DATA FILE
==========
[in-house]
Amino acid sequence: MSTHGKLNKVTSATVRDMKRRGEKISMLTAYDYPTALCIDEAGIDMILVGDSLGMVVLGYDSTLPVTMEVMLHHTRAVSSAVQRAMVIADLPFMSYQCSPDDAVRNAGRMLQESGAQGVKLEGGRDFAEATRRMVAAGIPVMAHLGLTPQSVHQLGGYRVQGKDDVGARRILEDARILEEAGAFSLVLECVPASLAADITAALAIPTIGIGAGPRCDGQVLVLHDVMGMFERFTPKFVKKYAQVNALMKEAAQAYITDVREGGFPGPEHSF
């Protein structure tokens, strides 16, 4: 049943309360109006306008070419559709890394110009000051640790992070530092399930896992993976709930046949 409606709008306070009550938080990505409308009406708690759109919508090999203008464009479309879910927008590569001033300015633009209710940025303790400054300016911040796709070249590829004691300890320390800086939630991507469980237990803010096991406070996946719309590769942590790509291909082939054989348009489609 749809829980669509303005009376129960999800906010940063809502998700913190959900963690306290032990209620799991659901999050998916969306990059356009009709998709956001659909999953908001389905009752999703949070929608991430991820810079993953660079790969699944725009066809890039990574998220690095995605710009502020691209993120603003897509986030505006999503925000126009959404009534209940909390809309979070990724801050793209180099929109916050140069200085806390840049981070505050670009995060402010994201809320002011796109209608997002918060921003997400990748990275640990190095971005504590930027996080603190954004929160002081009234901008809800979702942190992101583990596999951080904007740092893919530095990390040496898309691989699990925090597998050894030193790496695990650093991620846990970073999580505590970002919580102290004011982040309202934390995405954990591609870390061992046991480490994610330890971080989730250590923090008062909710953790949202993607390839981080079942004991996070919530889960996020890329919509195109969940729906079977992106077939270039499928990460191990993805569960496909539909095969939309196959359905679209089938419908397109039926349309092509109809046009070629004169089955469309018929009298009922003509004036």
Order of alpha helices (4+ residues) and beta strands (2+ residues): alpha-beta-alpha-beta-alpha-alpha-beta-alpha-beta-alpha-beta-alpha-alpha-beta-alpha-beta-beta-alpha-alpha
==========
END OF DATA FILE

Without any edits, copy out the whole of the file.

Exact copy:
[in-house]
Amino acid sequence: MSTHGKLNKVTSATVRDMKRRGEKISMLTAYDYPTALCIDEAGIDMILVGDSLGMVVLGYDSTLPVTMEVMLHHTRAVSSAVQRAMVIADLPFMSYQCSPDDAVRNAGRMLQESGAQGVKLEGGRDFAEATRRMVAAGIPVMAHLGLTPQSVHQLGGYRVQGKDDVGARRILEDARILEEAGAFSLVLECVPASLAADITAALAIPTIGIGAGPRCDGQVLVLHDVMGMFERFTPKFVKKYAQVNALMKEAAQAYITDVREGGFPGPEHSF
């Protein structure tokens, strides 16, 4: 049943309360109006306008070419559709890394110009000051640790992070530092399930896992993976709930046949 409606709008306070009550938080990505409308009406708690759109919508090999203008464009479309879910927008590569001033300015633009209710940025303790400054300016911040796709070249590829004691300890320390800086939630991507469980237990803010096991406070996946719309590769942590790509291909082939054989348009489609 749809829980669509303005009376129960999800906010940063809502998700913190959900963690306290032990209620799991659901999050998916969306990059356009009709998709956001659909999953908001389905009752999703949070929608991430991820810079993953660079790969699944725009066809890039990574998220690095995605710009502020691209993120603003897509986030505006999503925000126009959404009534209940909390809309979070990724801050793209180099929109916050140069200085806390840049981070505050670009995060402010994201809320002011796109209608997002918060921003997400990748990275640990190095971005504590930027996080603190954004929160002081009234901008809800979702942190992101583990596999951080904007740092893919530095990390040496898309691989699990925090597998050894030193790496695990650093991620846990970073999580505590970002919580102290004011982040309202934390995405954990591609870390061992046991480490994610330890971080989730250590923090008062909710953790949202993607390839981080079942004991996070919530889960996020890329919509195109969940729906079977992106077939270039499928990460191990993805569960496909539909095969939309196959359905679209089938419908397109039926349309092509109809046009070629004169089955469309018929009298009922003509004036």
Order of alpha helices (4+ residues) and beta strands (2+ residues): alpha-beta-alpha-beta-alpha-alpha-beta-alpha-beta-alpha-beta-alpha-alpha-beta-alpha-beta-beta-alpha-alpha